As the Cleveland Indians racked up win after win, I watched with amusement, appreciation, then apprehension, and now, finally, at 19 wins in a row, pure dread.
Like most A's fans, I regard the team's American League record 20 game win streak in 2002 as that era’s signature achievement.
The Streak was the most improbable of events. The 2001 A's were a juggernaut, clicking on all cylinders, then losing in spectacularly heartbreaking fashion to the Damn Yankees. In the offseason, they lost the AL MVP in Jason Giambi, also to the freakin’ Yankees, thanks to the notoriously tight purse strings of owners Steve Schott and Ken Hoffman.
2002 was thus set up with slightly lower expectations, although the team had plenty of talent. And when the streak started, the A's were having a very good year, but found themselves a few games behind the Angels. Then, as we all know, history happened. The A's reeled off the magical 20.
The Streak was made all the more dramatic because it was necessary to keep pace in the division, and built up to an epic climax as the A's needed walk offs to win games 18, 19, and 20, with of course the most drama one could imagine. Quickly turning Game 20 into an all-out 11-0 party, the Coliseum was rocking, and everyone relaxed. Then, somehow, the hapless Royals came back. At first, fans weren’t worried. Then came the nervousness, shock, and extreme panic as they managed to come all the way back to tie it at 11.
Of course, that set the stage for the dramatic finish, with none other than Scott Hatteberg, the almost-out-of-baseball-catcher-turned-first baseman, tasked with replacing the mighty Giambi, crushing the walk-off blast. As Hall of Famer Bill King said on the immortal radio call, “Crazy...Just plain crazy!” It was, as they say, a storybook finish to the Streak.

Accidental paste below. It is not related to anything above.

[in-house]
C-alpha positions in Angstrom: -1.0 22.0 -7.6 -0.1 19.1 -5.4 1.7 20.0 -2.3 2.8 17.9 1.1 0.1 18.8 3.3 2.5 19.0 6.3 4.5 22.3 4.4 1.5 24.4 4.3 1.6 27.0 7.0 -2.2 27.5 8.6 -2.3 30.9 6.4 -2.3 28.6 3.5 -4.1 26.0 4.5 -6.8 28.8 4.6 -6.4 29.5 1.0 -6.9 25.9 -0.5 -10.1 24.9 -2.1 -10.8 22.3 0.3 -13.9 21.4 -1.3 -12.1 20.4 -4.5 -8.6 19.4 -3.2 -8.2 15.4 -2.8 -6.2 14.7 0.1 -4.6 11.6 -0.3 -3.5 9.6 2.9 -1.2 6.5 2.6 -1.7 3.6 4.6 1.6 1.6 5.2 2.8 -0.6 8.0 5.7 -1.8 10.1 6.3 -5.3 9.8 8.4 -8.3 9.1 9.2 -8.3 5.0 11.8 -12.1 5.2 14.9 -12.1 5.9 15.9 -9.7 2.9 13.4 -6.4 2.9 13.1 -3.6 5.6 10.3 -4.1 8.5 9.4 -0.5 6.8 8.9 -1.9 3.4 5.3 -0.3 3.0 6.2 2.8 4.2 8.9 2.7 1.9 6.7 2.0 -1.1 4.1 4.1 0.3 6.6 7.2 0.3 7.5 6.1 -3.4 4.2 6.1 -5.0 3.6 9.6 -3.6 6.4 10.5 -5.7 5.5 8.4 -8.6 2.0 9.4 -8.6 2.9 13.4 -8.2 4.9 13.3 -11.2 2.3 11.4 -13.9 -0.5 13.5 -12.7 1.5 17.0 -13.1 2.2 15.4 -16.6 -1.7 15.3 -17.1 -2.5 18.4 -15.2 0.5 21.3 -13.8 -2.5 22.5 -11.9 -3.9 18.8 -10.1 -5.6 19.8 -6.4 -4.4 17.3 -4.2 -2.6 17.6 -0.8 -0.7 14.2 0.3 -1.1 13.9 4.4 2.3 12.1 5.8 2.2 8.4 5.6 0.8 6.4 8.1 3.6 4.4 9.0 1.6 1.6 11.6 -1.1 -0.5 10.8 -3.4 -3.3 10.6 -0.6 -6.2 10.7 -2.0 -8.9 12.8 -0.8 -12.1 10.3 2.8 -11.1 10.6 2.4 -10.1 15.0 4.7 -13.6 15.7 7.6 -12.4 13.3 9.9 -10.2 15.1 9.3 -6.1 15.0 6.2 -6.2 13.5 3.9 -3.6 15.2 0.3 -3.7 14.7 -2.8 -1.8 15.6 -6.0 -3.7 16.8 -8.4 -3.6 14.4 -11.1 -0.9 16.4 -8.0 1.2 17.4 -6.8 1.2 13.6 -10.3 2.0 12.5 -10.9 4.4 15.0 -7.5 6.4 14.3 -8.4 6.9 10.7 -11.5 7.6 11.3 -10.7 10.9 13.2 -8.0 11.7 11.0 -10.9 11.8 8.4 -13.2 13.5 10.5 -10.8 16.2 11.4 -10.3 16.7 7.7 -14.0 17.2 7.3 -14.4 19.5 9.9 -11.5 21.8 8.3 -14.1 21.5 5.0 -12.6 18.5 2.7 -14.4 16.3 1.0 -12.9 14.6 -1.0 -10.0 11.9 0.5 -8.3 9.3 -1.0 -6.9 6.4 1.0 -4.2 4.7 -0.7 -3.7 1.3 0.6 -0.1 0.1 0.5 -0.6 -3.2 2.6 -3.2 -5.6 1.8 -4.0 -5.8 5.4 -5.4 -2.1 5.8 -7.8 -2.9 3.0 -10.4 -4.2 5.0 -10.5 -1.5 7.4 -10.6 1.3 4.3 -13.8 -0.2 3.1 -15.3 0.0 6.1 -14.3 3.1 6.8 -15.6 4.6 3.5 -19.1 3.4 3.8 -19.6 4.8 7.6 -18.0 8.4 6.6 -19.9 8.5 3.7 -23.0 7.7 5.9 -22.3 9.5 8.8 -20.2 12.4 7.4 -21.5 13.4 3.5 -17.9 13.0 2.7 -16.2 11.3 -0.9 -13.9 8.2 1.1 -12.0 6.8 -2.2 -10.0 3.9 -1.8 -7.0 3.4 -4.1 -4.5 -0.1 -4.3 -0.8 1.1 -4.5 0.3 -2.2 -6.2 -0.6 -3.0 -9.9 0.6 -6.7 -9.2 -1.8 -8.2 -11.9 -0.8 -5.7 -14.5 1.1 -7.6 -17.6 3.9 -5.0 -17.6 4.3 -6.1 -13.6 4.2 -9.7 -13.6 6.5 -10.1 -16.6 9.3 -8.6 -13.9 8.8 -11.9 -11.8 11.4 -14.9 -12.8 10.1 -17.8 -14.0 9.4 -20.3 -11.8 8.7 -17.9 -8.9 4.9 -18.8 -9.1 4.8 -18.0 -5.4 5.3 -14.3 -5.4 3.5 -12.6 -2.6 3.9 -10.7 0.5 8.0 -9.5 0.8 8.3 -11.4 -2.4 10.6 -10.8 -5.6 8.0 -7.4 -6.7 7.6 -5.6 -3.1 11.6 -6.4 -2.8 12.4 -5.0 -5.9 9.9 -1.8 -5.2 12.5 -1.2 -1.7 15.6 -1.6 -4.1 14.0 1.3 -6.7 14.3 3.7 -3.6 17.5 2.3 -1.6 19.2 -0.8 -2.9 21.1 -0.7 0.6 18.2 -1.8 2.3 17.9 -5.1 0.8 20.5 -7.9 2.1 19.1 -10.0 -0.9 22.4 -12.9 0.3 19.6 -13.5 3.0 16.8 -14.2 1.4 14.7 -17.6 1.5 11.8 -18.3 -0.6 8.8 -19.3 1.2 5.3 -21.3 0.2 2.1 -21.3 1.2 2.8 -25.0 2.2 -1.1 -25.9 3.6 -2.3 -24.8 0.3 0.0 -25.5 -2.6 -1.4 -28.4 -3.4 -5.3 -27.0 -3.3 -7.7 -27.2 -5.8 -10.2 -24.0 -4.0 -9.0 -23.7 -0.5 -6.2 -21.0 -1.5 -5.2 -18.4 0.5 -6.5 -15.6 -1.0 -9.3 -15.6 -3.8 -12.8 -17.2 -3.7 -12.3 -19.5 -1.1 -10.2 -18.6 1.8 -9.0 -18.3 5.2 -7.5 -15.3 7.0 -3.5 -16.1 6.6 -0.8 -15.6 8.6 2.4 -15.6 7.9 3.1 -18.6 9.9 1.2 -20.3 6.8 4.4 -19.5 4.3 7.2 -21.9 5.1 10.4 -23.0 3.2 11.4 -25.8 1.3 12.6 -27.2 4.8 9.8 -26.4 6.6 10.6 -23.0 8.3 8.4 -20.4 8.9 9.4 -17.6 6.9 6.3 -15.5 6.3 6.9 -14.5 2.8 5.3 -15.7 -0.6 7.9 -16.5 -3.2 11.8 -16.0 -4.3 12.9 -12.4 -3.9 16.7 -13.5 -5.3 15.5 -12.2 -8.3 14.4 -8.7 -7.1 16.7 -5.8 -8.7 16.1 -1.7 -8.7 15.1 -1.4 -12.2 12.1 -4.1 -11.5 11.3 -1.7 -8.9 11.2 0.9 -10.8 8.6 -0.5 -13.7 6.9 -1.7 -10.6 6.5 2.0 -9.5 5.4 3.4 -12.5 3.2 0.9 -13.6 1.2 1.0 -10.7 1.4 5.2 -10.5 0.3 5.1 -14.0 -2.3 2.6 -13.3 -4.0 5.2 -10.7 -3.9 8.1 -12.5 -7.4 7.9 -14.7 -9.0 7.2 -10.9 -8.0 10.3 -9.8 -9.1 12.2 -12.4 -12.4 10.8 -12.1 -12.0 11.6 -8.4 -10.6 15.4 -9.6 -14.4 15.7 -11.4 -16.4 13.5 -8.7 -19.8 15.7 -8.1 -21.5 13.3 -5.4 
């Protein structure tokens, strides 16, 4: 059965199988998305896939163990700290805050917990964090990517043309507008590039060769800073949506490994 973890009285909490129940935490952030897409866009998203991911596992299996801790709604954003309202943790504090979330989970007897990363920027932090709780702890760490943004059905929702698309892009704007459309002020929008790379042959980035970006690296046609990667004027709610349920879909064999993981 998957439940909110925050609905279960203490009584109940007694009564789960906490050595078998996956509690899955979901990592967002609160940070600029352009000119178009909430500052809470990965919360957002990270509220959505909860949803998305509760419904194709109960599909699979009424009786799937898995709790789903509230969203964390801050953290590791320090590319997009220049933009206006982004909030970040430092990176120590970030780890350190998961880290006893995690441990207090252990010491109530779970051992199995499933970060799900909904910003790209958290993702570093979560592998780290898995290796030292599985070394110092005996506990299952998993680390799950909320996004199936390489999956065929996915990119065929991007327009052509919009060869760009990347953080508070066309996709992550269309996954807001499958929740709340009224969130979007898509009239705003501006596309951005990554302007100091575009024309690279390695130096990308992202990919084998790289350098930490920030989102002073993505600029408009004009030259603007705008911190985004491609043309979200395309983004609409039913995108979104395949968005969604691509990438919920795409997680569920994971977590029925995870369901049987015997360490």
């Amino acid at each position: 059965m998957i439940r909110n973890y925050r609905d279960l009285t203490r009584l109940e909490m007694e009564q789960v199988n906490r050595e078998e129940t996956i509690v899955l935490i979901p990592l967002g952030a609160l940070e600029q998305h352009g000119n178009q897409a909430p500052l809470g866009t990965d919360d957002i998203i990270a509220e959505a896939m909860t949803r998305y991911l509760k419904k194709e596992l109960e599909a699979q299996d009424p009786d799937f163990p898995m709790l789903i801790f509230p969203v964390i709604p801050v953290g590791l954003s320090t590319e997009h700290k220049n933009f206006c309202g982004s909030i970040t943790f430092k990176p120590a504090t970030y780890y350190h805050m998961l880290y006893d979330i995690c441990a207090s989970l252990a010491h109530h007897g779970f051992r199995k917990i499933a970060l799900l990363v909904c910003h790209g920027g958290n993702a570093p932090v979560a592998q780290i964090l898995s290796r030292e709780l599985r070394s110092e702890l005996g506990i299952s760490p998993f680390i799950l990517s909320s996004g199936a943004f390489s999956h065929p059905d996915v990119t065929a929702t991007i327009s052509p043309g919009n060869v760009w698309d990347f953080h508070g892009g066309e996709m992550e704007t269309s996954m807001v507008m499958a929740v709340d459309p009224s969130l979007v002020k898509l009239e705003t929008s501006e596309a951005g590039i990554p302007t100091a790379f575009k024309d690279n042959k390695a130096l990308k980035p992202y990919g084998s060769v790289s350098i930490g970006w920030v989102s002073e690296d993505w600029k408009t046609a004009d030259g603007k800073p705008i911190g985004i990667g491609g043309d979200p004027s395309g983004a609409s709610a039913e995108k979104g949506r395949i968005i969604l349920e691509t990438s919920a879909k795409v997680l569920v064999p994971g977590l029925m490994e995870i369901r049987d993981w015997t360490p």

Of course, they did indeed write a book about that team. That book got made into a movie. And that movie featured some of the biggest actors on the planet. This was a big deal, not just in Oakland but nationwide. This is OUR thing. And damn if I want a team from Cleveland taking that from us, a mere 15 years later. We didn’t even get to a World Series with those squads. Just end of season heartbreak, year after year after year. The Streak is all we have from that storied time. Will it still be remembered? Will it mean anything anymore? Or will it just be the equivalent of a winning the division and exiting in the ALDS, a forgotten team that achieved near-brilliance?
Cleveland’s streak, like any historic win streak, is certainly a remarkable achievement. However, it lacks the drama, the story, the improbability that ours had. This is a team that went to the World Series just last year, and got even better. There isn’t a team within miles of them in the AL Central. Their streak has been one of methodical domination. They’ve hit more home runs (38) than they have runs allowed (32) over these 19 games. Only four innings have ended with them trailing. It’s a brutally good team destroying their lesser opponents. If they get the record, it would be well-deserved, but relatively boring, and more to the point, I don’t want them to have it. Maybe I’m just biased, bitter, petty, fearful, overprotective, all of the above. Whatever, I don’t care.
Tomorrow, Cleveland sends Cy Young winner Corey Kluber to face off at home against the recently dismantled Detroit Tigers. Chances are, the Indians will get to 20 and then some. But I’ll be rooting with all my might for them to boot every grounder, trip over each other in the outfield, hang every breaking ball, whiff over and over again, and somehow, someway, find a way to lose.
Baseball Gods, I beg you, answer my prayer.